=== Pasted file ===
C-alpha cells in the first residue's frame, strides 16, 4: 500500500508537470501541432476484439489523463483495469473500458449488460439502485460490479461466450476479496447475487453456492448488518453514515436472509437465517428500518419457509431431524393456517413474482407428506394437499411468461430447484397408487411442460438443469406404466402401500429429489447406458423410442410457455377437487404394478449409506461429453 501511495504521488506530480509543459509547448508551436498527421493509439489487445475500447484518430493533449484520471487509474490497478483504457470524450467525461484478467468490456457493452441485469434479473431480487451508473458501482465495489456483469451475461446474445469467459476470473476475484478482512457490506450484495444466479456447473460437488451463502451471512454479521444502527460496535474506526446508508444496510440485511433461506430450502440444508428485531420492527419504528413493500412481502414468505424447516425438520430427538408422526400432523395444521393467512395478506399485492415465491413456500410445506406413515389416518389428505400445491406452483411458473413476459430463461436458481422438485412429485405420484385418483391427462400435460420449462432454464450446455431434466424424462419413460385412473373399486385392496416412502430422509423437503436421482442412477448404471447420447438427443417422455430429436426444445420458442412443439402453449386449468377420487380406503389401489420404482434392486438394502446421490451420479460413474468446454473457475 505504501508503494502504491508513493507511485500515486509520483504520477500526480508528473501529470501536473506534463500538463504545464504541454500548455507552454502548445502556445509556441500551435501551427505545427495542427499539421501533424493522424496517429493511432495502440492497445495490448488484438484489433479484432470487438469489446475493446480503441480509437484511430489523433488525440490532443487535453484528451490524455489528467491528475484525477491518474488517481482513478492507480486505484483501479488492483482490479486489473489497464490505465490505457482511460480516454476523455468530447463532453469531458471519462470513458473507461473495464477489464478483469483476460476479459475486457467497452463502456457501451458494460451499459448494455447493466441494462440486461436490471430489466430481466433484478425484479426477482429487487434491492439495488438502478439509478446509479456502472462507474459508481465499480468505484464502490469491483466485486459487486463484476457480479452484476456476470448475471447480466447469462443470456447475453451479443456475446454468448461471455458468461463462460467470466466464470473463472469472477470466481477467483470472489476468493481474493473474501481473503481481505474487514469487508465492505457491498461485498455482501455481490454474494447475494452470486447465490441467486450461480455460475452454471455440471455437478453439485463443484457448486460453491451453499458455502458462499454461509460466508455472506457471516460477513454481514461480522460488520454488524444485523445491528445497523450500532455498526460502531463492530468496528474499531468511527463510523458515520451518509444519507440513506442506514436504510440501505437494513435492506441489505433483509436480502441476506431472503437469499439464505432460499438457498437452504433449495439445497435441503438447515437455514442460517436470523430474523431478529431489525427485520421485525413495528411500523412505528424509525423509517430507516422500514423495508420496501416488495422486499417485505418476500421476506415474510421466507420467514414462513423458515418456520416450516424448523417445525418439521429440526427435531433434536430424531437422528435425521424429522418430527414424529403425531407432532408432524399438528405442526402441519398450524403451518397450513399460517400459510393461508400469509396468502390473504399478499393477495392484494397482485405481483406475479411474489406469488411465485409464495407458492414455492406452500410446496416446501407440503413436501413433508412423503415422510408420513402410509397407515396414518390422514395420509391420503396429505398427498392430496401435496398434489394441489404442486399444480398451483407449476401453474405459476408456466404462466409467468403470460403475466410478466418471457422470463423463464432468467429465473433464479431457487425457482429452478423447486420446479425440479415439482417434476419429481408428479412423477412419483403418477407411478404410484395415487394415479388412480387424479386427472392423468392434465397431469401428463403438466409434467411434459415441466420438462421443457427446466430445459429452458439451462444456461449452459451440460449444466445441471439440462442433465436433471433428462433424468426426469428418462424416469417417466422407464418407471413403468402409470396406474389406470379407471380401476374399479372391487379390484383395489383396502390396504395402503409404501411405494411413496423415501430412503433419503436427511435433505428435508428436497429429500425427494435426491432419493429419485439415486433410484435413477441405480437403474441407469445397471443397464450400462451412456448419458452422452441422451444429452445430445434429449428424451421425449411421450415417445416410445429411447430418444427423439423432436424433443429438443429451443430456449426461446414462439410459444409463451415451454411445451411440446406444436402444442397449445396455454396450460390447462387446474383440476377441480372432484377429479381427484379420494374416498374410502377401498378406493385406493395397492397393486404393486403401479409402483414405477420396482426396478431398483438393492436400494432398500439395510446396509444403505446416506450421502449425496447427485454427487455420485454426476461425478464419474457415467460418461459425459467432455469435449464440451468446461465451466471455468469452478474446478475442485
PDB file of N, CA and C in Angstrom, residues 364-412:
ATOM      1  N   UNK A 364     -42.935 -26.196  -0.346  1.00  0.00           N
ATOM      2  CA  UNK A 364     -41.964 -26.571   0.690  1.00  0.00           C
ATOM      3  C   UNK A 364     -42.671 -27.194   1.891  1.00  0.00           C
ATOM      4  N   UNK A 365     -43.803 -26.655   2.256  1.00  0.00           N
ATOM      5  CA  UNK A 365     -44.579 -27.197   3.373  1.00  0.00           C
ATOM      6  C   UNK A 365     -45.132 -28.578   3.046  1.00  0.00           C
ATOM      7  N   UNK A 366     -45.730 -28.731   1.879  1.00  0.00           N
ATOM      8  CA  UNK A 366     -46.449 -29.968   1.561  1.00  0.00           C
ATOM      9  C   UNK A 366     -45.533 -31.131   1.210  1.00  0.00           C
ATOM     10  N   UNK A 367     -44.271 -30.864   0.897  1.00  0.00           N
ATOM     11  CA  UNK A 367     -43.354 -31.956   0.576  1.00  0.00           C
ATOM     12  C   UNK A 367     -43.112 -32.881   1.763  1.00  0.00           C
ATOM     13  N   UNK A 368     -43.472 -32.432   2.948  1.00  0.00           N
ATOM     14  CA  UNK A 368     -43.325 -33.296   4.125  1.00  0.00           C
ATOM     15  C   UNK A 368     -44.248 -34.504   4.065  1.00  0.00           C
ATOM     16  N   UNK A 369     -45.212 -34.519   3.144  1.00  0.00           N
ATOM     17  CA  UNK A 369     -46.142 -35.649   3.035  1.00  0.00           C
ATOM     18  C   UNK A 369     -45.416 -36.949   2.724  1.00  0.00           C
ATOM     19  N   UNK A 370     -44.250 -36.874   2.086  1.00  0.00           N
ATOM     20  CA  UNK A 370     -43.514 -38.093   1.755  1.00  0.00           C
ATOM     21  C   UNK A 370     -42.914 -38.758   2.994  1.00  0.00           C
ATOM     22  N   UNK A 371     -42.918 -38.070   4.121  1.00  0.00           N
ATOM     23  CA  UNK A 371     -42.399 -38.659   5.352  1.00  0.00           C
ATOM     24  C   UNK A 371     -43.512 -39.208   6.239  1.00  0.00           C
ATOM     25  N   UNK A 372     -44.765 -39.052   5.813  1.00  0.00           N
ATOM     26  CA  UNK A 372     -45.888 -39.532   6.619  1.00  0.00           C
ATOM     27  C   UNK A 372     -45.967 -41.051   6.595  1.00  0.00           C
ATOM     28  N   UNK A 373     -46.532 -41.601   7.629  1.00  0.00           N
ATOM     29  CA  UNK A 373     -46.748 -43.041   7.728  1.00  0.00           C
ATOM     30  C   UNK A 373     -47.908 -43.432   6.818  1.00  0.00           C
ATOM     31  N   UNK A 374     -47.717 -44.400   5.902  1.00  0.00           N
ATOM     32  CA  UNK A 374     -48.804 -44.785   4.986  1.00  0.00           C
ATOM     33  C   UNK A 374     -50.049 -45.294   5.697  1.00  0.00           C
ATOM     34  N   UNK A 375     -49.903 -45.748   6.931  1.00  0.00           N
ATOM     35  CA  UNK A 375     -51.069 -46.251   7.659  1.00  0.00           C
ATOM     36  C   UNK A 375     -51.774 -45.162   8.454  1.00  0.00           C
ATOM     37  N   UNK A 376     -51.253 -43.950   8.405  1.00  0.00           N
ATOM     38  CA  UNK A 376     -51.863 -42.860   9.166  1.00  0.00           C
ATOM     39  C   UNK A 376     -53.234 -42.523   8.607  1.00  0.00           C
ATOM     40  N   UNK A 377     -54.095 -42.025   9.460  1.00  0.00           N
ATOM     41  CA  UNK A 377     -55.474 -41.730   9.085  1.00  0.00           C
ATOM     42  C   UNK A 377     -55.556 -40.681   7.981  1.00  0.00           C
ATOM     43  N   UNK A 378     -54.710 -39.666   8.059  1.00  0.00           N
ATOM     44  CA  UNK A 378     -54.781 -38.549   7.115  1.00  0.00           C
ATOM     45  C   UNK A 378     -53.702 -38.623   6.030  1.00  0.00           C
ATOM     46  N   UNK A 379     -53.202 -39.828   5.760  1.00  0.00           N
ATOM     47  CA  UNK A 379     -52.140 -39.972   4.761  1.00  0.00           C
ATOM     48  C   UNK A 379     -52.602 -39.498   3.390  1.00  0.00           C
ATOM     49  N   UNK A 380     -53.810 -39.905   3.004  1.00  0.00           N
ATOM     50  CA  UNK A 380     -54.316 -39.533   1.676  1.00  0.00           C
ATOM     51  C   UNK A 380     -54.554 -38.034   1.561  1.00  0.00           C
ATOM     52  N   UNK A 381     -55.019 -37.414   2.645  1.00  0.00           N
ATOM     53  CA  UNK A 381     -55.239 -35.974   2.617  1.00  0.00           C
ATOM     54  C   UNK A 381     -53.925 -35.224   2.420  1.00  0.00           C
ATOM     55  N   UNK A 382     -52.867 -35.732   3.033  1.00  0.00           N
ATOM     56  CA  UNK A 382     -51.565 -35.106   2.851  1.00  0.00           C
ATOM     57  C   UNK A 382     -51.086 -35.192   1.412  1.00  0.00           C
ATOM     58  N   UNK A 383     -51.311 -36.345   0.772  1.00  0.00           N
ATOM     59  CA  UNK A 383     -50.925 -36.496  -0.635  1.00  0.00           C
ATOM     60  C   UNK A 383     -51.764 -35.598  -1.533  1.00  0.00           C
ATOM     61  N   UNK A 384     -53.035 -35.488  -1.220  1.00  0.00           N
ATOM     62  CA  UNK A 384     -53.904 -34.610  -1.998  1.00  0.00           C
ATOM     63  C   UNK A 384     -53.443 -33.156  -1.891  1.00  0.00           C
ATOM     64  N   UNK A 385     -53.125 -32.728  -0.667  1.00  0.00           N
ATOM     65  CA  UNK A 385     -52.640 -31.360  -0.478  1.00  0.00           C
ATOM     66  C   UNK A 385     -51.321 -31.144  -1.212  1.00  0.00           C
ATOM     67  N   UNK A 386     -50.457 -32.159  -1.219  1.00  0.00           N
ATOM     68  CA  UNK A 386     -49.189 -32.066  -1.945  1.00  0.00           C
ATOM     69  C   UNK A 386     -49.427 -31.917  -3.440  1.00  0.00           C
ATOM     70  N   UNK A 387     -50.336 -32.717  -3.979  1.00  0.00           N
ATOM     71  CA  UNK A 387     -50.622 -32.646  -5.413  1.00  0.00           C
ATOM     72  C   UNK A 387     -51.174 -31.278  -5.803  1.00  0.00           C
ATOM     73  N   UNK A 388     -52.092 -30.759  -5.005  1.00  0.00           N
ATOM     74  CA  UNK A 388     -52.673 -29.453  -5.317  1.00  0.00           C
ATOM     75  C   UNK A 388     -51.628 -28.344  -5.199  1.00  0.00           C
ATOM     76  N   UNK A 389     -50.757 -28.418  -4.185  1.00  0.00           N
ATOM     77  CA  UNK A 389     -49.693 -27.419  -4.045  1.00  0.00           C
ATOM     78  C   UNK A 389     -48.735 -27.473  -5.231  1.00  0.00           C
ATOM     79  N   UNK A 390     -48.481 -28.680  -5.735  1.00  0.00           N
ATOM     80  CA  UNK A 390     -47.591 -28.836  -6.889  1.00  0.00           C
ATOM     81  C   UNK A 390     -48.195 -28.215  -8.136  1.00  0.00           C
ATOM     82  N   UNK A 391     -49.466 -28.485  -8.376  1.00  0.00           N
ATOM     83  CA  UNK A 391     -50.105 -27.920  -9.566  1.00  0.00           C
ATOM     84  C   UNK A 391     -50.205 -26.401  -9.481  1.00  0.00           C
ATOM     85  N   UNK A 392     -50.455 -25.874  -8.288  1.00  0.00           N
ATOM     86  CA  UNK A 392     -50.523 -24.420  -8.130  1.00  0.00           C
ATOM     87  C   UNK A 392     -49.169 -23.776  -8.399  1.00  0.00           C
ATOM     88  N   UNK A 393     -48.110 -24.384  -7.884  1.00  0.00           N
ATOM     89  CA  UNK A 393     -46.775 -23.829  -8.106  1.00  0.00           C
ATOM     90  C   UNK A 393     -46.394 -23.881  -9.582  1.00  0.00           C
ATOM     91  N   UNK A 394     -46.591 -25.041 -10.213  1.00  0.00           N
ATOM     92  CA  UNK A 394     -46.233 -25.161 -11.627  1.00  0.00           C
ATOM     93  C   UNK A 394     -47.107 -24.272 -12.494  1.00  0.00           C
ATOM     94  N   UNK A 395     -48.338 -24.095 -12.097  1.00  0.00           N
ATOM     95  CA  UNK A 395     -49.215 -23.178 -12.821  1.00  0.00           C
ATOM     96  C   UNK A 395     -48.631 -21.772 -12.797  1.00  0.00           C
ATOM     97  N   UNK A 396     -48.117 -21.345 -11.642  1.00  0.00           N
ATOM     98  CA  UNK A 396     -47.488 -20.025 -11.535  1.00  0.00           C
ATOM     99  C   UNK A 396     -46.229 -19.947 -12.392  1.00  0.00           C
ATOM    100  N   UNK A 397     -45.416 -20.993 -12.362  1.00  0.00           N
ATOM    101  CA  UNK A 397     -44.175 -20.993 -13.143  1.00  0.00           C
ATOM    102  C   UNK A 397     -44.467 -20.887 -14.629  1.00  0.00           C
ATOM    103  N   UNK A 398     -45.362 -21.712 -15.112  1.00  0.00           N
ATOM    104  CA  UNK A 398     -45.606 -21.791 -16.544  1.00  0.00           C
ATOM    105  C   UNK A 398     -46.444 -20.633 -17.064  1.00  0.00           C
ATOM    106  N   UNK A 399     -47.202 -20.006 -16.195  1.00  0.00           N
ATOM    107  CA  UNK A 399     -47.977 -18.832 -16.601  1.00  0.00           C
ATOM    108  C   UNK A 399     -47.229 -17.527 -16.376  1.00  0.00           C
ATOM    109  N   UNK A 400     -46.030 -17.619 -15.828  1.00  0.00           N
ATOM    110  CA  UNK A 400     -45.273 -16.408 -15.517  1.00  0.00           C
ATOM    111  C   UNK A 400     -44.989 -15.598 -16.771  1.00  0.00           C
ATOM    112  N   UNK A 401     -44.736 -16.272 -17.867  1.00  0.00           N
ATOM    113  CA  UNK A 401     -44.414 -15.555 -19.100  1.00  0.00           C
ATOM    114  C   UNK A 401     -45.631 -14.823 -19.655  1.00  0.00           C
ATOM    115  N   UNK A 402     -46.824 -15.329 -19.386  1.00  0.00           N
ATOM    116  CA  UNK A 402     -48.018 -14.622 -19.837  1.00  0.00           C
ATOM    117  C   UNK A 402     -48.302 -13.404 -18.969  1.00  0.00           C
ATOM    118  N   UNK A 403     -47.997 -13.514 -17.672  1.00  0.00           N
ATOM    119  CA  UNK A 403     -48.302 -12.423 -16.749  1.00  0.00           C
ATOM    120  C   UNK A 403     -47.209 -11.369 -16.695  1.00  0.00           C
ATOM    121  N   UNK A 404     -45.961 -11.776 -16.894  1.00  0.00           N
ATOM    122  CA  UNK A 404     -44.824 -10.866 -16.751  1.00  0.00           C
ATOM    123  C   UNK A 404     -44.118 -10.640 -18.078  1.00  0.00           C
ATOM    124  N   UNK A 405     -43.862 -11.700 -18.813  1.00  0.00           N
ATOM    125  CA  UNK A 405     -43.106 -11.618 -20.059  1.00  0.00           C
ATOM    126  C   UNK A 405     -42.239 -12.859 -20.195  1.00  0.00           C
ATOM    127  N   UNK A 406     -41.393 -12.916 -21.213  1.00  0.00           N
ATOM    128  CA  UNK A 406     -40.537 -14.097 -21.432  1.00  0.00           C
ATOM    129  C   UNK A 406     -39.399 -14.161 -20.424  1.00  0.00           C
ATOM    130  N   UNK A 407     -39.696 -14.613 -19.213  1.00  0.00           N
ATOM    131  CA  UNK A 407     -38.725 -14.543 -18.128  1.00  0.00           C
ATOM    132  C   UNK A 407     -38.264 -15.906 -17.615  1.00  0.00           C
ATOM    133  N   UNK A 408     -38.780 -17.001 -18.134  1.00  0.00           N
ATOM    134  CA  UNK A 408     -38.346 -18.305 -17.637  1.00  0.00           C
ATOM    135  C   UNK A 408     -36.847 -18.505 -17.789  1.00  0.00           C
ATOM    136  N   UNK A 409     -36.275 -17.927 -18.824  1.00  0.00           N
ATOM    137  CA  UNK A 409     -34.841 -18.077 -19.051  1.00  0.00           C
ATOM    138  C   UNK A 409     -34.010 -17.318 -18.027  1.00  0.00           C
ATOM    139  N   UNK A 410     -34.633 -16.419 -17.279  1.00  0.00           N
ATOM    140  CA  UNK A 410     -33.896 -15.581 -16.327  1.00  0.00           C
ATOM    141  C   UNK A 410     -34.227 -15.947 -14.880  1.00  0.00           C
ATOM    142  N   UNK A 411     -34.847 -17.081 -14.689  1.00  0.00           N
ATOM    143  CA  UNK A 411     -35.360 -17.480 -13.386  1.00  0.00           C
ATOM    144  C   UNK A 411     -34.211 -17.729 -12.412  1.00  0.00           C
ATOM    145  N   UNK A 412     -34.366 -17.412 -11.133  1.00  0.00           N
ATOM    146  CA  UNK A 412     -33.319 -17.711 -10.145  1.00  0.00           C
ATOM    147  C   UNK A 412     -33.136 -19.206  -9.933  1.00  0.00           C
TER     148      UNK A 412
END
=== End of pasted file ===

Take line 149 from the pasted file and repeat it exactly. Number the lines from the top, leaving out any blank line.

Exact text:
ATOM    147  C   UNK A 412     -33.136 -19.206  -9.933  1.00  0.00           C